Next was the impacts because the projectiles and the explosion didn't feel causally connected. I took a screenshot of the sphere and hand-painted the cracks over it to find a shape for the remains that I liked. Then I cut up the sphere in Maya, separated it into different chunks, and made a mesh to represent the little light beams coming through the cracks from the inside. Once again, this is something you probably can't get away with if your impact and damage feedback FX have to fit 100 different animated skeletal meshes. You will probably have to accept that the light glow will peak through in random places.
The actual sparks and spikes are done the exact same way as the muzzle flash, just with a different texture and different spawn angle. Always reuse what you have! Or you will never finish anything!
At this point, all the "must-have" features were done. I did some test builds of the Unity project and captured Shadowplay videos. There might be more professional ways to get videos out of Unity but this works for me. I felt that the timing of the whole thing was off somehow. The video started and before the viewer had any chance to orient in the scene space, hell was already breaking loose and with the same breakneck pace it started with everything was already over and VLC jumped to a black frame at the end of the video. I instantly knew I needed way more breathing space on both sides but since this is an FX video, there just can't be 5-10 seconds of FX-unrelated nothingness.
This is where the introduction/charge-up and fiery aftermath idea was born. I once again looked at portfolios of a lot of other VFX artists to see how they visualize a charge-up and the universal consensus seems to be that abstract stuff needs to be flying towards the subject matter that is charging and punctuated by some sort of inverse shockwave circle. And who am I to argue with that? It definitely visually sells the idea that the subject is soaking something up like a sponge.
I also made a new shader that looks like it distorts the frame buffer but what's actually going on is that a sprite uses the already existing pixels as a texture and then we apply some UV noise or a flow map to distort it. This is a trick as old as programmable shaders. But one thing I still see even in high-end AAA games is: people use the values (0 to 1) of a single channel texture for the offset. It gets the job done most of the time but your distortion is now limited to pushing all the pixels in a single direction, probably to the right (u+ positive). Pushing is really a wrong analogy to use here. The pixel to sample from is being offset, so it is more like a pull than a push. If you use two channels and offset the RGB values in the shader to occupy the -1 to 1 range, you can "pull" pixels up, down, left, and right and at any angle in-between that looks way better and is so simple to do!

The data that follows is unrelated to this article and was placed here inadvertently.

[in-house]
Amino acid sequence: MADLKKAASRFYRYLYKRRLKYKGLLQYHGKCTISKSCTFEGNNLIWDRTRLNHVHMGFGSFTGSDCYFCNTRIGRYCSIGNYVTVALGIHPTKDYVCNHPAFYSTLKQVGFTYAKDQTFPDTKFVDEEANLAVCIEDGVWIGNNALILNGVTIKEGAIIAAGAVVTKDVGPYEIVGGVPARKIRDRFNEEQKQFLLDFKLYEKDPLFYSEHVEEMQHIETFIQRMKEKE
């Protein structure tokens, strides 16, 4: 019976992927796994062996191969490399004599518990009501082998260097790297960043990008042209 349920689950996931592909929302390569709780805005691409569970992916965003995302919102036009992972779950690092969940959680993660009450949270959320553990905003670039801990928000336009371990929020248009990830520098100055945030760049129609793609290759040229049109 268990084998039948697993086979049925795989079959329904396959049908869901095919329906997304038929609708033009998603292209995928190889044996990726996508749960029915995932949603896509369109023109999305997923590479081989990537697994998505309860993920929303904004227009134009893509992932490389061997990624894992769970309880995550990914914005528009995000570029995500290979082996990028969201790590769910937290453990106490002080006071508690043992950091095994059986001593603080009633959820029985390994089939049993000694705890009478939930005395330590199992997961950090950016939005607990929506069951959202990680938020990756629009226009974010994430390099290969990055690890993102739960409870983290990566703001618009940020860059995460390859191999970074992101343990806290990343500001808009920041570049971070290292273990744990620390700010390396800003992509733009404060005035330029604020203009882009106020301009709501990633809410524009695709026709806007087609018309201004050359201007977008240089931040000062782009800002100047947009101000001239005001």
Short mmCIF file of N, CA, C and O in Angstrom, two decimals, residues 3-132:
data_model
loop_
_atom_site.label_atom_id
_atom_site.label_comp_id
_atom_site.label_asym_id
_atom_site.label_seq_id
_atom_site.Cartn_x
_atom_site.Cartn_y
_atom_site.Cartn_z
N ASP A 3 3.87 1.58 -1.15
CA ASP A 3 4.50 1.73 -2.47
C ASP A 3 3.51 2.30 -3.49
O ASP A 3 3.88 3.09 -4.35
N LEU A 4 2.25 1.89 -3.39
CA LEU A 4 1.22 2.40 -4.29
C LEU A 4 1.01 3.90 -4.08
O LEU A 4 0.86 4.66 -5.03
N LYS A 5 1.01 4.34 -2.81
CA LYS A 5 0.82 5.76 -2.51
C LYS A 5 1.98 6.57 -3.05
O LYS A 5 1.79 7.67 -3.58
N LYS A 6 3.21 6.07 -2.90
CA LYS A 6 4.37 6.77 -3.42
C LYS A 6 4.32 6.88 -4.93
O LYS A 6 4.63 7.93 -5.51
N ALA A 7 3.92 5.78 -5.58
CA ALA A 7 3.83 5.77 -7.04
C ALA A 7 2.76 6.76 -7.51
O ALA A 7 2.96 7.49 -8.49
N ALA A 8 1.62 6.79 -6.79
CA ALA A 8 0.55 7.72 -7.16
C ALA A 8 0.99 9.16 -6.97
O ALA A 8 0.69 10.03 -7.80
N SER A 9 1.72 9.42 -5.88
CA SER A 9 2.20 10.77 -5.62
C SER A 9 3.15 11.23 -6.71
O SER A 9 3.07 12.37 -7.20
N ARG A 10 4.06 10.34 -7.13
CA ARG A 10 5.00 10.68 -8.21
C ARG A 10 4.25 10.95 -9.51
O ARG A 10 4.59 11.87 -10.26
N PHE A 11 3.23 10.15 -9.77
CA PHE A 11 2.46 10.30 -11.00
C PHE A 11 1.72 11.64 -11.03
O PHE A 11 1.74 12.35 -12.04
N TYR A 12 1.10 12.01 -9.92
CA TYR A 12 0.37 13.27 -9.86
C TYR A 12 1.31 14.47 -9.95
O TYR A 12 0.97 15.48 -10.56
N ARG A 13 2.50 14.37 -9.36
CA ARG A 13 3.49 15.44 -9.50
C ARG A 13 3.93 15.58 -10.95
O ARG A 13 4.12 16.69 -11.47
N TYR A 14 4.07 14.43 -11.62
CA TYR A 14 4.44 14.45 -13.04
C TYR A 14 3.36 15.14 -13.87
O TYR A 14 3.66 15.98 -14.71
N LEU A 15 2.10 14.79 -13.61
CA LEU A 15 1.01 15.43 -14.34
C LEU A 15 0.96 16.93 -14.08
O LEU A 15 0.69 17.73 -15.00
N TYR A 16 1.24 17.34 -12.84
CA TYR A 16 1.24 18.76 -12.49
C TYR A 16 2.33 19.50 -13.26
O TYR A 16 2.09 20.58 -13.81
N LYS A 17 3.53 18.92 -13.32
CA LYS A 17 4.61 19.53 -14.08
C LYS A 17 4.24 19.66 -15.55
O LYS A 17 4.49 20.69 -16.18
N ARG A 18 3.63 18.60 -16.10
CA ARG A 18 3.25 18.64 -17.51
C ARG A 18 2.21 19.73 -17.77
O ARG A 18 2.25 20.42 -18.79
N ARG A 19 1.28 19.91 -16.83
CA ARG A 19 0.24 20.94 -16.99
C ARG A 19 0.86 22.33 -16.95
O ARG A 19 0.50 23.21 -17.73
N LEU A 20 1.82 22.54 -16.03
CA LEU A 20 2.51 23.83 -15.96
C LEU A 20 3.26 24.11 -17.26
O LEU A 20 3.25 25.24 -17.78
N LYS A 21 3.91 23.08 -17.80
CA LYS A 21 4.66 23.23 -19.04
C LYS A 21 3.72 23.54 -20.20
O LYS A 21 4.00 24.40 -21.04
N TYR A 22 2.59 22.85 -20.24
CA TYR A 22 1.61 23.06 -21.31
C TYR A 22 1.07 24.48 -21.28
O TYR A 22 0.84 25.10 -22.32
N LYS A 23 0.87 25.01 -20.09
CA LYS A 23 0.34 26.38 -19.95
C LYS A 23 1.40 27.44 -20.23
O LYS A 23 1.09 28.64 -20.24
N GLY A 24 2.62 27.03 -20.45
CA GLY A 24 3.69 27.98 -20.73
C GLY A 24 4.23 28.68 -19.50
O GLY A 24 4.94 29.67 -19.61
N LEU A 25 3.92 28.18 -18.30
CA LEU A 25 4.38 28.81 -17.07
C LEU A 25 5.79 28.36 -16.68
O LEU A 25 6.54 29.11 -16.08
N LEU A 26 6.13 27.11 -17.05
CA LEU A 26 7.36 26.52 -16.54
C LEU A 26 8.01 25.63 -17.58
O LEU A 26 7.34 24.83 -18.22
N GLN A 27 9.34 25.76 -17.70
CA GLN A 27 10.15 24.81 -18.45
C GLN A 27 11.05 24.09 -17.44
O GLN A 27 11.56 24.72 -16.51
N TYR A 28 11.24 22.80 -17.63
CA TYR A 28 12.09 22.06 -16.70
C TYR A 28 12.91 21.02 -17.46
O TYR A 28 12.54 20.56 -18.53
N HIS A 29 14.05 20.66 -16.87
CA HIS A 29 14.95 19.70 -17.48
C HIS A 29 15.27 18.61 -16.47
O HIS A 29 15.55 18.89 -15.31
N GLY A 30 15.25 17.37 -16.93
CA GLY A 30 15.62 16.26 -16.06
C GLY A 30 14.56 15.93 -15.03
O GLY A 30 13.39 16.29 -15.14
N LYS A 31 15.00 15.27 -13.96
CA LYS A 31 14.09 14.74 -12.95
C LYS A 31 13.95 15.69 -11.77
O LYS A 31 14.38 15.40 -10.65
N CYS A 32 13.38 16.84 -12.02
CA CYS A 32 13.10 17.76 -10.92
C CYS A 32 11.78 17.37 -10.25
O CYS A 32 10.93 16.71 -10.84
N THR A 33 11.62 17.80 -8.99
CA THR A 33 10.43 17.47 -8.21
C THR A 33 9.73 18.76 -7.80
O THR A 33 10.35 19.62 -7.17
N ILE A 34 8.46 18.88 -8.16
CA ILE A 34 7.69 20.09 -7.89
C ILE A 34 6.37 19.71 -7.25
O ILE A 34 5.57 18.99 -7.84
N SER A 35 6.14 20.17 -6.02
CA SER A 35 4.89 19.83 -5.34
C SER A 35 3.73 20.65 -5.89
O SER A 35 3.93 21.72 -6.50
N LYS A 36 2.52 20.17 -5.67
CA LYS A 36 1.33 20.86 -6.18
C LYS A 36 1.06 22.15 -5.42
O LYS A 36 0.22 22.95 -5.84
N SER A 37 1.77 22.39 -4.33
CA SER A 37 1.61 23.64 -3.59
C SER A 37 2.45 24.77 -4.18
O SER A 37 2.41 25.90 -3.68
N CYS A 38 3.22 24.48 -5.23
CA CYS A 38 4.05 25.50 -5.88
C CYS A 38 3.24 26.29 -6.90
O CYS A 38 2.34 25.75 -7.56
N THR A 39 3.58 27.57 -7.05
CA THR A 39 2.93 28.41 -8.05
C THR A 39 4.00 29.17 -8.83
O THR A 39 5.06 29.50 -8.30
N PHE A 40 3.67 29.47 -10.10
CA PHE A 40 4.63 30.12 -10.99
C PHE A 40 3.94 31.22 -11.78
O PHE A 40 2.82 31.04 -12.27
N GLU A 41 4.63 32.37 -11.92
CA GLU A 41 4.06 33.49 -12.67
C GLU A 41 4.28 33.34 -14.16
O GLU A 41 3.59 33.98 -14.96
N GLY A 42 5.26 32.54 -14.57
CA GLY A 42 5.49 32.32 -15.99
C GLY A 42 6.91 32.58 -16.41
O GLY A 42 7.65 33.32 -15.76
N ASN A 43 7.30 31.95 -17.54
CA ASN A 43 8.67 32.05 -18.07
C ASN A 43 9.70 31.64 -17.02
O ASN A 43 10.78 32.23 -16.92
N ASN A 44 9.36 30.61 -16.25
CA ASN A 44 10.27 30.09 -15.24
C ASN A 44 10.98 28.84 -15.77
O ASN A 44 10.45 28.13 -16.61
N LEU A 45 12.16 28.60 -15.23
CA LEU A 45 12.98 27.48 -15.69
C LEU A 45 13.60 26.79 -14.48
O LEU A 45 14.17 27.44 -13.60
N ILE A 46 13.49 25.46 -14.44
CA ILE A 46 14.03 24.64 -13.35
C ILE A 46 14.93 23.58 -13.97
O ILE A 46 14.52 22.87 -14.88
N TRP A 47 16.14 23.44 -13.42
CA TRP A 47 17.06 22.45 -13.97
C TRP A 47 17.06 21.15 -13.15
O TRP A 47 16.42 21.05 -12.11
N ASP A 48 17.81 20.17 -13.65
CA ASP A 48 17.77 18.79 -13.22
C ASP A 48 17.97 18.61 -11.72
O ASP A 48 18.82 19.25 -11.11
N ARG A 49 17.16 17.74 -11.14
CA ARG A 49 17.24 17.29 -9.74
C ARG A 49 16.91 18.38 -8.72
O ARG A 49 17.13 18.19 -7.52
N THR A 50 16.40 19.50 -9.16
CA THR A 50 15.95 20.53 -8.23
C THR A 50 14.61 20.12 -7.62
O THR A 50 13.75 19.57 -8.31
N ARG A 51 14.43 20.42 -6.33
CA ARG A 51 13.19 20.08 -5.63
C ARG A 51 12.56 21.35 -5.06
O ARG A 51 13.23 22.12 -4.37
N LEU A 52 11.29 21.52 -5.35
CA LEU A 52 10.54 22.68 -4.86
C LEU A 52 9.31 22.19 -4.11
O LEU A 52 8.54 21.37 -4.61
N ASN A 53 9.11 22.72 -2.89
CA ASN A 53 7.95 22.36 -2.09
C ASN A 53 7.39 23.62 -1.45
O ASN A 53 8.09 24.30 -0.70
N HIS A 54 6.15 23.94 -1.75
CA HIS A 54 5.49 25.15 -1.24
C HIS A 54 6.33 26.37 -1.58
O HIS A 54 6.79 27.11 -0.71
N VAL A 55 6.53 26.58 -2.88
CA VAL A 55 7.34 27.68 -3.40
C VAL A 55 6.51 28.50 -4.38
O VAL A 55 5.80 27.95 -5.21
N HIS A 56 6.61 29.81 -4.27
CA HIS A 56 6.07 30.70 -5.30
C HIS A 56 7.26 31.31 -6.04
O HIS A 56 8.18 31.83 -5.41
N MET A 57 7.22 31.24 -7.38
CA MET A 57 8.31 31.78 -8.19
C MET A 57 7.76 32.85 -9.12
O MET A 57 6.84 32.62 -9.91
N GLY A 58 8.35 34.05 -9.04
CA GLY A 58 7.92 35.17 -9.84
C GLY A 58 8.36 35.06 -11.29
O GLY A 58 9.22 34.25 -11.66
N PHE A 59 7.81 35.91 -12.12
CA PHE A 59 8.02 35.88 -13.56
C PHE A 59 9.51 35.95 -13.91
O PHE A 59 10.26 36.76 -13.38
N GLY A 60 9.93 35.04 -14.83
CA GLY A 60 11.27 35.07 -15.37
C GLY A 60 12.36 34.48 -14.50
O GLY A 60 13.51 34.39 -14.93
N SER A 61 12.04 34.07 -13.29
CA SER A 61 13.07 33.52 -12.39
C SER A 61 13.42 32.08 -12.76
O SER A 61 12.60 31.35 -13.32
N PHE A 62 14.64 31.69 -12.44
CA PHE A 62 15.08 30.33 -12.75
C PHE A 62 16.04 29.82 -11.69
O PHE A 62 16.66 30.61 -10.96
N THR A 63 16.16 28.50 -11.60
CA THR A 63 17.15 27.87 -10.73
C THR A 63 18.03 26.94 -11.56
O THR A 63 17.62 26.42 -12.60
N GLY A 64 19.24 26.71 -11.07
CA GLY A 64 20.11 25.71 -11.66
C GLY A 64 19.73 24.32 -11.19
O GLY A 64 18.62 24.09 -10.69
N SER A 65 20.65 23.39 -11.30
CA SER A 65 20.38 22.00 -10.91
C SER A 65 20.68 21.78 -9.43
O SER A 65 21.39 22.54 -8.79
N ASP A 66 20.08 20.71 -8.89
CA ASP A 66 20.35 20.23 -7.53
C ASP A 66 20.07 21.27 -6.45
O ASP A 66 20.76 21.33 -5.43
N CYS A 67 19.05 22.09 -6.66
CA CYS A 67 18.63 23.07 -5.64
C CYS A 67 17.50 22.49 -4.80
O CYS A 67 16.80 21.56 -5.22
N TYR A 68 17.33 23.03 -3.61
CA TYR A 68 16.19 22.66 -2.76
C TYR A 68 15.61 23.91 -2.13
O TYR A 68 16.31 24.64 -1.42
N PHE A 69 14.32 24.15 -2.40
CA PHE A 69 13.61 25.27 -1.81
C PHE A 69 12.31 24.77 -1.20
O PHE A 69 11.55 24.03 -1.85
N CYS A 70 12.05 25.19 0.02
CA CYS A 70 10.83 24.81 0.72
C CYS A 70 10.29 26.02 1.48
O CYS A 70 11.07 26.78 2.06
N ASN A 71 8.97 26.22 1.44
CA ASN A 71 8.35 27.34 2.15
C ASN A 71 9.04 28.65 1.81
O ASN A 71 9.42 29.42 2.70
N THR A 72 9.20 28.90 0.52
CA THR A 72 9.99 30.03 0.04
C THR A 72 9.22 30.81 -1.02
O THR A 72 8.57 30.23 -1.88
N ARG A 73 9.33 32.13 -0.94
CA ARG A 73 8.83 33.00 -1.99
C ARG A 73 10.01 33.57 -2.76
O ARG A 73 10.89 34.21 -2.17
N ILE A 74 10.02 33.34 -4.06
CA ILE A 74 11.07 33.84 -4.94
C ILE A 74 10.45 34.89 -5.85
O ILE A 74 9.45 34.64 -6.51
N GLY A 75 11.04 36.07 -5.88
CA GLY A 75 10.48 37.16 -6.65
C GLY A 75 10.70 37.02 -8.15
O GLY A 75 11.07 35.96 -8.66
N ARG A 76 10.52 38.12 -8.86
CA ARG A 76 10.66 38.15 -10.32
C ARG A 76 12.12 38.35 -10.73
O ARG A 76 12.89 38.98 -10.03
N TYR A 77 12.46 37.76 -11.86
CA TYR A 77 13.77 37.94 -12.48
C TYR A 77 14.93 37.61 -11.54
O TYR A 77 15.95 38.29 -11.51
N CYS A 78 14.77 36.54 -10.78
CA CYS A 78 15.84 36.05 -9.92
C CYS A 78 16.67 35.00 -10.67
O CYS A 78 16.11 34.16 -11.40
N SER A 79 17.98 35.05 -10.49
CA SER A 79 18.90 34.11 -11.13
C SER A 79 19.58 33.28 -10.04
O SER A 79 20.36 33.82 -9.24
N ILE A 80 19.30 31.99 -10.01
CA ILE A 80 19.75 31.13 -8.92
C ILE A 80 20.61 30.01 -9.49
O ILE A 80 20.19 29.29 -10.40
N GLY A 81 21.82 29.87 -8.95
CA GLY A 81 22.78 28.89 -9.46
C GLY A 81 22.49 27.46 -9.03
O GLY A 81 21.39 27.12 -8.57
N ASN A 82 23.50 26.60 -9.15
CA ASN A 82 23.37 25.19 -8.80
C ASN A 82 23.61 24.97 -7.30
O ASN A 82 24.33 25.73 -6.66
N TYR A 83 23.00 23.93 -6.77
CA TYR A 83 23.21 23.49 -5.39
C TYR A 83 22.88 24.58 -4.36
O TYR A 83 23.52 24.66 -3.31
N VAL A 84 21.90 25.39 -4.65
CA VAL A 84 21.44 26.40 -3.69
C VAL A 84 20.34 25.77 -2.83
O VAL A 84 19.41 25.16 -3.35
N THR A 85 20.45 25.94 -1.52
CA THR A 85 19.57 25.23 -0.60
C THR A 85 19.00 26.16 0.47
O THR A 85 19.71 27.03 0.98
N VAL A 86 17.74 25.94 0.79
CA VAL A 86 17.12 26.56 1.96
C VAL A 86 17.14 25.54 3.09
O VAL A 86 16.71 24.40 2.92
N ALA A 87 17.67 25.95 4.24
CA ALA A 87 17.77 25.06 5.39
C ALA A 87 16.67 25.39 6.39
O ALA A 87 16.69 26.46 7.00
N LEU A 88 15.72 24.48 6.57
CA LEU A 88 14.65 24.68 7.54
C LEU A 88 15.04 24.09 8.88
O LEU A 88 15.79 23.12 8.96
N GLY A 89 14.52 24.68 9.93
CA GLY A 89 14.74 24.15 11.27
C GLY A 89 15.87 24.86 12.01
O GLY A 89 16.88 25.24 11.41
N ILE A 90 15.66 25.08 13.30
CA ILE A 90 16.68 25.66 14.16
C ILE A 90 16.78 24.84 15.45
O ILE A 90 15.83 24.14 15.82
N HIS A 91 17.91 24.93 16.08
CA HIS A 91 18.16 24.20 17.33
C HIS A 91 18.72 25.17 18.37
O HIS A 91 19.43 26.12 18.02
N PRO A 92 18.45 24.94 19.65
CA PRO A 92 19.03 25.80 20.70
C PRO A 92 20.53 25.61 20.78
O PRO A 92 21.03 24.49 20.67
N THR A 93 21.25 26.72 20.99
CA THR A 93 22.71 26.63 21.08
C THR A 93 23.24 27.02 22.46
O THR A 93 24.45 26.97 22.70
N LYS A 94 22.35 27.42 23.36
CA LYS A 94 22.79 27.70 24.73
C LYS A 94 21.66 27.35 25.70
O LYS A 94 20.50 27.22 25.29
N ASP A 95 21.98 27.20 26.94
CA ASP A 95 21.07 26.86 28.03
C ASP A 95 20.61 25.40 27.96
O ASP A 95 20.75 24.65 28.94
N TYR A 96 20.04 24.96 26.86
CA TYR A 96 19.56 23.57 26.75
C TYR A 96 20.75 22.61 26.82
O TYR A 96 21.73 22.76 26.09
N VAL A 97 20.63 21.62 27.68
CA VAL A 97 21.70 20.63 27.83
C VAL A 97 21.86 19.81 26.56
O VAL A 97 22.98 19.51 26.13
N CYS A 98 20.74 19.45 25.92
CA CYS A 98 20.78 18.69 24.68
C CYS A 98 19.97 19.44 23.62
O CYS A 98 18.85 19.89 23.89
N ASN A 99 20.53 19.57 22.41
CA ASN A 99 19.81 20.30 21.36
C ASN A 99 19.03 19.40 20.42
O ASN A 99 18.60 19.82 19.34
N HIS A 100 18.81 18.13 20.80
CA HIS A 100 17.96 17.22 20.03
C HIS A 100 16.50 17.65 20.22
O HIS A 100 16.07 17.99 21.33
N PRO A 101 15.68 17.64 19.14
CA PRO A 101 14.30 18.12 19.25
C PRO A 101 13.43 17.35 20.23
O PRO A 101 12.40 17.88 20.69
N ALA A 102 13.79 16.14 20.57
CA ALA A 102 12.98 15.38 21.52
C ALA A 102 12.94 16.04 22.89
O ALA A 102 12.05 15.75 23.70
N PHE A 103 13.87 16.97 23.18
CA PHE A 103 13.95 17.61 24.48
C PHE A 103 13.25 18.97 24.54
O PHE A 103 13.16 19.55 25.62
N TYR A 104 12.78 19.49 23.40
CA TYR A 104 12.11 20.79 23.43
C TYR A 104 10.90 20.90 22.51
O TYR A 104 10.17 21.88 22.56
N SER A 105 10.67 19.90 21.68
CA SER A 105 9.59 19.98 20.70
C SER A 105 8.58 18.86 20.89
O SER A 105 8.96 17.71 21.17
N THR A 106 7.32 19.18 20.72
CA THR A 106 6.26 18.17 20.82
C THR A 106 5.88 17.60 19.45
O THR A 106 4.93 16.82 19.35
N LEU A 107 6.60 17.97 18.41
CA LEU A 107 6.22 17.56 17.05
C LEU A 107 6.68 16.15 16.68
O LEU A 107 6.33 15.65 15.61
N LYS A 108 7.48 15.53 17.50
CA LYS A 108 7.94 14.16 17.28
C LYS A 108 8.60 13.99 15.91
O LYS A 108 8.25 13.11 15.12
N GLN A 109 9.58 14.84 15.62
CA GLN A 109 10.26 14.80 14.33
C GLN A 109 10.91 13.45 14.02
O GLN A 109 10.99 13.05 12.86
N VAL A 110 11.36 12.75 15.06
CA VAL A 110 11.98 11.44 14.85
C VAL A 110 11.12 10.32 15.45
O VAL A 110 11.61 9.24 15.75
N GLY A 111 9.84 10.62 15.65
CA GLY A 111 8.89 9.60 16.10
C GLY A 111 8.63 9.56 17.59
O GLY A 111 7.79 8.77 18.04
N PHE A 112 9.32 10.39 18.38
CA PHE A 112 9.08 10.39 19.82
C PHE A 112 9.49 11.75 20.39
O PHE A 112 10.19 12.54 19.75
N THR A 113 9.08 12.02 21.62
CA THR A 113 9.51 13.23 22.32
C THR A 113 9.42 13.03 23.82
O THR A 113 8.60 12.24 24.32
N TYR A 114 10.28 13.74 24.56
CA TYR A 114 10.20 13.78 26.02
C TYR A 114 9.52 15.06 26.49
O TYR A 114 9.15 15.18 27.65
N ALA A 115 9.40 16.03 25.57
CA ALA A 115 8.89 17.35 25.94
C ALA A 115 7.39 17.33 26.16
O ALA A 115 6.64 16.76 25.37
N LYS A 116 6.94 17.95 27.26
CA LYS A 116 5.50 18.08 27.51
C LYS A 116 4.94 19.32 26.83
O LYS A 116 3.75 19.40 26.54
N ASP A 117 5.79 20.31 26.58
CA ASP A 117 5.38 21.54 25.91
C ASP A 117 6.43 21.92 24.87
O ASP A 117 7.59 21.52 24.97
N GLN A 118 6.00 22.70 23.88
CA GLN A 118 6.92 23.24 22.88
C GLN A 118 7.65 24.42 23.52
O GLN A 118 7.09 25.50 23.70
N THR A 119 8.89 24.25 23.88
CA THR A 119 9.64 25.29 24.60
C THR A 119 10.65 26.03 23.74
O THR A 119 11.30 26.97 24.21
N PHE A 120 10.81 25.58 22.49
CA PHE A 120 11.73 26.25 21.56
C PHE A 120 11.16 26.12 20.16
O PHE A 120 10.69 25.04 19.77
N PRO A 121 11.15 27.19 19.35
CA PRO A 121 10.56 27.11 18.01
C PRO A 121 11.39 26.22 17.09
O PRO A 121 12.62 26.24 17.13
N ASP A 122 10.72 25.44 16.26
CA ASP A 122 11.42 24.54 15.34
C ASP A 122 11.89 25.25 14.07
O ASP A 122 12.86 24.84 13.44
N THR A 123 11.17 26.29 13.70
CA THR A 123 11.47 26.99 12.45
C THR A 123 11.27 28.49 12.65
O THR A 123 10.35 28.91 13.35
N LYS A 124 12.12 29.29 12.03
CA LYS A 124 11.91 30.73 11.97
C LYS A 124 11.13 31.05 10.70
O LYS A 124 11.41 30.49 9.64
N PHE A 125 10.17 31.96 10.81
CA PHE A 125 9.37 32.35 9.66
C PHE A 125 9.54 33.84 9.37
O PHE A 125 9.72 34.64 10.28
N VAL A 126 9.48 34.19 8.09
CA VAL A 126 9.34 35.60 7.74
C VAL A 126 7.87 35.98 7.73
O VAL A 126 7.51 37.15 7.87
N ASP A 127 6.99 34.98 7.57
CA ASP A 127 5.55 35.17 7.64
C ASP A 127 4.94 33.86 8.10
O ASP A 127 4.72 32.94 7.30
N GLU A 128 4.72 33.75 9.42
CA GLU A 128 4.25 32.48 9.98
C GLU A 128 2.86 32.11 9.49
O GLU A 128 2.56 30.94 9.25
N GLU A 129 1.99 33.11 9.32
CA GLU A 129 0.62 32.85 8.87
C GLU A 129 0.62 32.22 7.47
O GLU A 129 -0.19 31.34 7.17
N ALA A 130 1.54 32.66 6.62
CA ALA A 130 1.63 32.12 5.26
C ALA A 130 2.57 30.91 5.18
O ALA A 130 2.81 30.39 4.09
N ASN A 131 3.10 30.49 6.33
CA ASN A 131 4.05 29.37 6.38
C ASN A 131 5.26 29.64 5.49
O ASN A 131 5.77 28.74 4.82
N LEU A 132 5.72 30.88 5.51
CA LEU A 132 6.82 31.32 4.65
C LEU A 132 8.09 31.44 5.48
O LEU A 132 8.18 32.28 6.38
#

Now that I had this shader I felt the urge to use it everywhere. I added little shockwaves on the ground around the spheres and a large one triggered by the explosion.
The last missing piece was the fire and smoke. Usually, I would do stuff like this with a pre-rendered Maya fluids flipbook or pull an already existing texture out of the archive. But since the Zelda cloud had this strong "hand-painted traditional 2D look without flipbooks" theme going on, I wanted to double down on that. So I opted to resurrect a favorite trick of mine that I learned ages ago from analyzing Guacamelee!:
Make a texture that has three different masks in the three RGB channels – the bottom of your flame in one and the left and right "sides" of the flame but as a vertical strip. Then use shader code to rotate both those sides inwards until they meet on top. Make them pan/scroll at different speeds and... instant fire. The masks also have a gradient towards the inside with a different cut off threshold, they add some brighter inner flame.